Launch of small press

I’m starting a new small press, A Wanton Text Production, which I hope will champion a radically new literature–or, perhaps, non-literature as it were.  You are encouraged to submit your work. I have no funding. As I’ve said before, I’m just a middle-aged burnout without an academic/publishing network (we know who they are). It’s a one-man show, folks, just like my lit rag. Therefore, I will use print on demand to publish your work. I believe in Derek Beaulieu’s dictum to give away your stuff. Ergo, everything I publish will be offered as a free downloadable PDF.

I have argued on this blog that the two competing camps–Conceptualists vs. School of Feeling–would be best served if they embraced hybrid forms. In fact, I will argue, right here and now, that genres themselves should be completely abandoned in favor of intermedia.  Genre-less literature is not an old idea. Dick Higgins formulated this idea fifty years ago! It’s time we actually put it into practice.

Enter my small press.

Why Poetic/Artistic Schools of Thought are Limiting

In my previous post, I explained what I believe is a way to bring two schools of poetry together.  Why it should matter, I have no idea. Honestly, I don’t care. I mean, yes, I am amused by how both sides take it so seriously–but, in the end, it’s all a bunch of palaver and bull-hockey,

People try to direct a trend or tendency into a movement or school of thought in order to attach importance to it, and a lucrative career, but that’s bullshit too.  Unfortunately, the edifice erected by the Conceptual Poets and School of Feeling may crumble and turn to dust at any time.  Art is ephemeral. These artificial schools of thought mean absolutely nothing in the end. In fact, they are counterproductive. They don’t represent what people are really doing in the real world.

I guess, for me, when you try to do anything artistic, it’s not about logic/reason. Kenneth Goldsmith believes it is–that you can plot a scientific course (remember Marx & Engels?), with a predictable schema in hand, and arrive logically at “Art.”  It never happens that way, IMHO. You are surely influenced by particular modes and sensibilities, but the making of art is a completely arbitrary exercise. No one knows what they are doing, and if they did, nothing of importance would ever be created.

And that’s why it’s limiting and counterproductive to fall for the lie of the “dueling poetic schools.” It’s, again, good for careers, and an ego boost for well compensated rhetoricians in the Ivory Tower, but for burnouts like me, it leaves me cold–and bored. I’m sure Dick Higgins would approve.



Lyricism and Vispo

I’ll be honest: I much prefer lyricism in poetry than what’s in vogue at the present.  We’ve seen it all over. Deracinated, denuded verse.  Poetry that reads like prose (the “prose poem”). There’s also the stuff influenced by the L-A-N-G-U-A-G-E poets. What these sub-genres have in common is they don’t swing or sing—at least to me.  There’s nothing wrong with that—it’s just another approach, as valid as epic poetry or flarf. However, a lot of this work leaves me damn cold.

Vispo (visual poetry) and concrete poetry, on the surface, seem to pursue the same basic goals. These sub-genres eschew lyricism.  This poetry looks like it was produced by a machine, and of course it was! (Back then, the typewriter was a pretty radical piece of technology.)  The twentieth century concrete poets were, in a sense, mirroring the mechanization of industrial civilization through their manipulation of clean lines and flawless text.  Here, the human element is sometimes lacking, and the poetry isn’t always singing.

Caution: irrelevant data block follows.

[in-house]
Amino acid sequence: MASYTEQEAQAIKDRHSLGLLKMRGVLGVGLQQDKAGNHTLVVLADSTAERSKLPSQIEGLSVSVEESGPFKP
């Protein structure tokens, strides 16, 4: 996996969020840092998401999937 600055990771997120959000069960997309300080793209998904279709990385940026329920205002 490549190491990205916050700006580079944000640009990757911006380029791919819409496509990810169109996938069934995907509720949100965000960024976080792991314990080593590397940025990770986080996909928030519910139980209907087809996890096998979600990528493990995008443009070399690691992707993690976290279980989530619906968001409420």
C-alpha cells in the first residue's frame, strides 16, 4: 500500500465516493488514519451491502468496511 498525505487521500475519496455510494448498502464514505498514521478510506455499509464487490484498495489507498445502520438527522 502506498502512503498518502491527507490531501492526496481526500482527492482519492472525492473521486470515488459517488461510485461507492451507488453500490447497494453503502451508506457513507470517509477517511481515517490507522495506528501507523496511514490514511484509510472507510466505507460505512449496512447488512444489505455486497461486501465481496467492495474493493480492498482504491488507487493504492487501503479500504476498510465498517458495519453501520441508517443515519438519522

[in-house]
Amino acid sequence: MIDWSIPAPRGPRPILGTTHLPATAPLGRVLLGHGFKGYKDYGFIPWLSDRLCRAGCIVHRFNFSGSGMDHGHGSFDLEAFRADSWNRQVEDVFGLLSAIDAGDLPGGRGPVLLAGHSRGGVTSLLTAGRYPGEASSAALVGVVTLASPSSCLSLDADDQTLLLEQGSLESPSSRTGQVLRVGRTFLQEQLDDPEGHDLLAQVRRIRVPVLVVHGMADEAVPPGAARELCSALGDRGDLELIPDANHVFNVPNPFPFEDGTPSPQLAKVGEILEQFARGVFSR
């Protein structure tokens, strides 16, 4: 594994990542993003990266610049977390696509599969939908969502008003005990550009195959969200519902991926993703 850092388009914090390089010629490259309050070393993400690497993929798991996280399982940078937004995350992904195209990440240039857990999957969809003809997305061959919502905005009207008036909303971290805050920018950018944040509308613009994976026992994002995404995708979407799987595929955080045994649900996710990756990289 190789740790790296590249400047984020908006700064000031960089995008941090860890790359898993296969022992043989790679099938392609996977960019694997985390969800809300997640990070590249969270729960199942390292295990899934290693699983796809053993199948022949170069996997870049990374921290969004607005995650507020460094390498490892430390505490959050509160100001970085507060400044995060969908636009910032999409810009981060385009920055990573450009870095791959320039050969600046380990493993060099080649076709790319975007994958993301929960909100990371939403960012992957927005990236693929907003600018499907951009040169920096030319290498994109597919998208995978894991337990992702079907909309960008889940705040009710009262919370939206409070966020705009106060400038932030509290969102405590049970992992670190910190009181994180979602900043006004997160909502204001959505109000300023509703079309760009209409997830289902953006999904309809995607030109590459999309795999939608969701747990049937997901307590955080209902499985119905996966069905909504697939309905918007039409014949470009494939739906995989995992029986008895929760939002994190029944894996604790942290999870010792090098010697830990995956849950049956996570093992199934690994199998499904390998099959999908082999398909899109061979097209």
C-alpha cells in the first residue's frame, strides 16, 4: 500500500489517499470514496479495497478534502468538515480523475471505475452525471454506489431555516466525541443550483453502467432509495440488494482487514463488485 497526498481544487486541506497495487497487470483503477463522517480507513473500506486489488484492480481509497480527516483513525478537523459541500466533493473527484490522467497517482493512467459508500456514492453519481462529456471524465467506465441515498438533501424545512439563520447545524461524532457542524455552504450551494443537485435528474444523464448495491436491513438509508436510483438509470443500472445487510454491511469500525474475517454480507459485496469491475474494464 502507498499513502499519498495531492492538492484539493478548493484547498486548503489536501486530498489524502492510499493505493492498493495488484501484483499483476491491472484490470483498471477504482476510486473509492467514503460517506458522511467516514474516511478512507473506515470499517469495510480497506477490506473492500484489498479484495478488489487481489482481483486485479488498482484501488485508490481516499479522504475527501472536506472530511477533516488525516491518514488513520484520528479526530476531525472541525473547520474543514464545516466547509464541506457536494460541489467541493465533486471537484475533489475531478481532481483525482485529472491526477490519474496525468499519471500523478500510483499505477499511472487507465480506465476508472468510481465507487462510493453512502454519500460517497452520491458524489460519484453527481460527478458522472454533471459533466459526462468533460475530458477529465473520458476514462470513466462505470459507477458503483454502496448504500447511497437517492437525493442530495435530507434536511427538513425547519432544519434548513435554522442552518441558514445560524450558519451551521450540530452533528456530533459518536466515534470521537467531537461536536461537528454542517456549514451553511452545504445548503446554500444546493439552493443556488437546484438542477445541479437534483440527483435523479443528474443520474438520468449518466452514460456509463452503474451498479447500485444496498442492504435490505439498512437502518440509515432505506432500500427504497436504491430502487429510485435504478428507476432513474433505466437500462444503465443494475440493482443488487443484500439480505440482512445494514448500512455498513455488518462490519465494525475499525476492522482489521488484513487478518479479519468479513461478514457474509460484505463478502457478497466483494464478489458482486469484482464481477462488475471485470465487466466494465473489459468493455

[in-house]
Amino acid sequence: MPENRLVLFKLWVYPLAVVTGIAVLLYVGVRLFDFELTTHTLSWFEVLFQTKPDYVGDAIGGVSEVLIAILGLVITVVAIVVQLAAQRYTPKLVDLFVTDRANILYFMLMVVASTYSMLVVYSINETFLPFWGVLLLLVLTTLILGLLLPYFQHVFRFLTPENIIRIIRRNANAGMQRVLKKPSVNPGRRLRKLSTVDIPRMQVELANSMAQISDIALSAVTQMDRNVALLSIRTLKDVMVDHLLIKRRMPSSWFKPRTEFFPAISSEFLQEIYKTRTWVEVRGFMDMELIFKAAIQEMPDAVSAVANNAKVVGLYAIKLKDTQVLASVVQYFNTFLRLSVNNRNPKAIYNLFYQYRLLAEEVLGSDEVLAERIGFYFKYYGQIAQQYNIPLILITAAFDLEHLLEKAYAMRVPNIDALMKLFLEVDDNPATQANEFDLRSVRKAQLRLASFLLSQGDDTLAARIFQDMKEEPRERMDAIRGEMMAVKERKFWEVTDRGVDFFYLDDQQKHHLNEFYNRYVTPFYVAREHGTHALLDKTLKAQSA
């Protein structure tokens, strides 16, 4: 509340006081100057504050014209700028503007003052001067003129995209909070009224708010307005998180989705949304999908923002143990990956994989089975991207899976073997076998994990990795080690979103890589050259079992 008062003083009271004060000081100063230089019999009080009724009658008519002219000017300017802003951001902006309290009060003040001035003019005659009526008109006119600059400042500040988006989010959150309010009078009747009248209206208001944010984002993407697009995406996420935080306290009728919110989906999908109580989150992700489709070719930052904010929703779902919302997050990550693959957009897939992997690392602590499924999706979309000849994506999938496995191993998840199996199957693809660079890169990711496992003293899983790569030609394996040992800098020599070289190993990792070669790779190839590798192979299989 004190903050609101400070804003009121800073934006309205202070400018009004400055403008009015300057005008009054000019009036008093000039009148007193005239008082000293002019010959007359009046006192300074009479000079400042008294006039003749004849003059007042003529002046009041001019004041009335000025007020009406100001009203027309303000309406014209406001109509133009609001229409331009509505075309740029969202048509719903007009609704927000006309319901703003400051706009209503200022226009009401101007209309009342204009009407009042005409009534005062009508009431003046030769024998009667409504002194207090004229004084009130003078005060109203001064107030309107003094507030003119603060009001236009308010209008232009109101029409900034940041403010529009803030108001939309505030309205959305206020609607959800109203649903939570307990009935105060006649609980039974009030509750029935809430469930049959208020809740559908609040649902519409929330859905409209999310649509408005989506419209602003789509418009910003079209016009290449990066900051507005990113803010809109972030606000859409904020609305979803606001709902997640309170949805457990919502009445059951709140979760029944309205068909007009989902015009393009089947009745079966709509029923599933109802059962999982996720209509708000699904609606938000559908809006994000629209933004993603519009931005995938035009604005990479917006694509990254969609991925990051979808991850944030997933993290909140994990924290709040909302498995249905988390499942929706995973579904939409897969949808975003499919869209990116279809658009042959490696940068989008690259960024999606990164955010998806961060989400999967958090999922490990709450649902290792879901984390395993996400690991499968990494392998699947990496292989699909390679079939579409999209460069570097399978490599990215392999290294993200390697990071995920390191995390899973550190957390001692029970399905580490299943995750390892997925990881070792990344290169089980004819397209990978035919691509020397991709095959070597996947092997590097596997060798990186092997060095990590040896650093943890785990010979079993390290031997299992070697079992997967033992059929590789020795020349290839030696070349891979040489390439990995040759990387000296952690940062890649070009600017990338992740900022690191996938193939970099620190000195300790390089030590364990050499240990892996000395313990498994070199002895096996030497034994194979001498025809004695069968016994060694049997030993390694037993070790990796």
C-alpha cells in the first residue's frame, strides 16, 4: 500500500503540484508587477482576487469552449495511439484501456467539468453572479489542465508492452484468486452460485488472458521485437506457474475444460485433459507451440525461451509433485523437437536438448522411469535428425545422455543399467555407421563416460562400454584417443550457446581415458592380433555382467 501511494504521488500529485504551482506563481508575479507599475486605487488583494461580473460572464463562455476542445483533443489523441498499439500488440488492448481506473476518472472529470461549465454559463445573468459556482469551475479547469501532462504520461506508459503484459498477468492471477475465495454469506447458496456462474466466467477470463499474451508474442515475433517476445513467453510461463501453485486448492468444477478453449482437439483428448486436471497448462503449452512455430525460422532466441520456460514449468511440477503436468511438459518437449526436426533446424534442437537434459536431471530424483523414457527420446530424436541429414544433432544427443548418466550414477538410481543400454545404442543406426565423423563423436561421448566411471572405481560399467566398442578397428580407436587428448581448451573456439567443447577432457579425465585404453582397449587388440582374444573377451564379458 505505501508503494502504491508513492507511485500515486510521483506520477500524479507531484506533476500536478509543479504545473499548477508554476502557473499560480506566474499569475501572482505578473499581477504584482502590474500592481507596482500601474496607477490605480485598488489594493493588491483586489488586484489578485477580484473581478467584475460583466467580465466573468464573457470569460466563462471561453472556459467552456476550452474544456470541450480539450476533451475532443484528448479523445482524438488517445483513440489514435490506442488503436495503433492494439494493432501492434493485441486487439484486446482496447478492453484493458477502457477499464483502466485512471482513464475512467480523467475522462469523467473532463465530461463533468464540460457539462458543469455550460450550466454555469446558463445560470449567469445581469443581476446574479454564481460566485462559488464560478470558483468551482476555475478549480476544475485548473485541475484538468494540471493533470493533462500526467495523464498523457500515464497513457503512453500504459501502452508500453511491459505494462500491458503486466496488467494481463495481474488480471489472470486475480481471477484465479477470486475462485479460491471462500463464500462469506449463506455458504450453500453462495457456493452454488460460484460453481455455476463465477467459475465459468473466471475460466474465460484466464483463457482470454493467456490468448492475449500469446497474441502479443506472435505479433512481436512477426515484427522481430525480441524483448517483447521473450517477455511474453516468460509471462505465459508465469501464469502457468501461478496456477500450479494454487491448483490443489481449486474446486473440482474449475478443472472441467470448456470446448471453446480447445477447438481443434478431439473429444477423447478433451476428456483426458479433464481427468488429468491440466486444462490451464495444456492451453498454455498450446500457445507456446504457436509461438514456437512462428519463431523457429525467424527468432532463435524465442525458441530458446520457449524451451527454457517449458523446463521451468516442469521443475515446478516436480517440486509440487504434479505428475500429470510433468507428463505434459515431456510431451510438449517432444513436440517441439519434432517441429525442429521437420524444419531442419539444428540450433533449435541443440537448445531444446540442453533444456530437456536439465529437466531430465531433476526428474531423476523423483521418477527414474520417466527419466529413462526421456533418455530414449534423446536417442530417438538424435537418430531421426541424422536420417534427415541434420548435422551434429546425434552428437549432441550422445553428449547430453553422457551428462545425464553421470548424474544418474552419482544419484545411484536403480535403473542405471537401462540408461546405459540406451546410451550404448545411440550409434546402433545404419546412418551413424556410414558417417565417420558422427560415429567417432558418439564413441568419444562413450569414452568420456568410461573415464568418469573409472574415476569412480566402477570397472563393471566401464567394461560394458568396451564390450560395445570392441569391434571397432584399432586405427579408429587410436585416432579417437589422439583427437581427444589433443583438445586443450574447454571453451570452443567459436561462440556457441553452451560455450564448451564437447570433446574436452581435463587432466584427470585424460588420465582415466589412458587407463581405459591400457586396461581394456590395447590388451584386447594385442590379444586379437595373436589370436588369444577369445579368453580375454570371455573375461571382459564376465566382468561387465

What changes the equation is the advent of the computer.  Today, we can make vispo and concrete poetry sing, with vibrant colors and exciting graphics and imagery. Our textual work can be incredibly kinetic, moving all over the page like birds in flight.  And we can do this all at the click of a mouse.

Page as Canvas (the Visual/Textual Narrative)

Over the centuries, literary narrative, as we have understood it, has been built primarily on text.  However one wishes to organize narrative—whether through standard linearity or a willy-nilly approach—words/language have been at the forefront of our storytelling apparatus. Even the most experimental writers have stuck to that tried-and-true formula. The only break (I am aware of) with this well-worn paradigm is the so-called graphic novel (full-length comic book), whose narrative develops through both textual and visual  means.  Some say this is bona fide literature, and perhaps it is. Still, I am unsure that the graphic novel (over time) will engage us on the level of, say, a Joyce or a Proust—but it certainly incorporates all of the necessary elements we associate with Art.

The success of the graphic novel is a recent development we should be inspired by. Its example points us in the direction of a radical narrative of the future.  Textual and visual elements can be combined to produce an art form of untold possibility. The  page is now our canvas, unrestrained by static text.  We can decide to embed graphics of all kinds in a space heretofore reserved for language. The computer is the means to do so.

The only issue I see on the horizon is how to create a viable narrative out of this new genre.  There must be some sort of cohesive whole to a work, even if the intention is to reject conventionality  for a hodgepodge of image and language. Should there be a plot of some sort?  Perhaps. I would think there must be an overarching theme to a work. But since this new genre is concerned with the visual too, should there be anything that ties it together (especially if it is a long work)?  Does an image have a narrative itself, without textual explication? Does a particular painting, for example, have meaning (narrative) in and of itself?  As I develop my ideas, these are questions I hope to answer.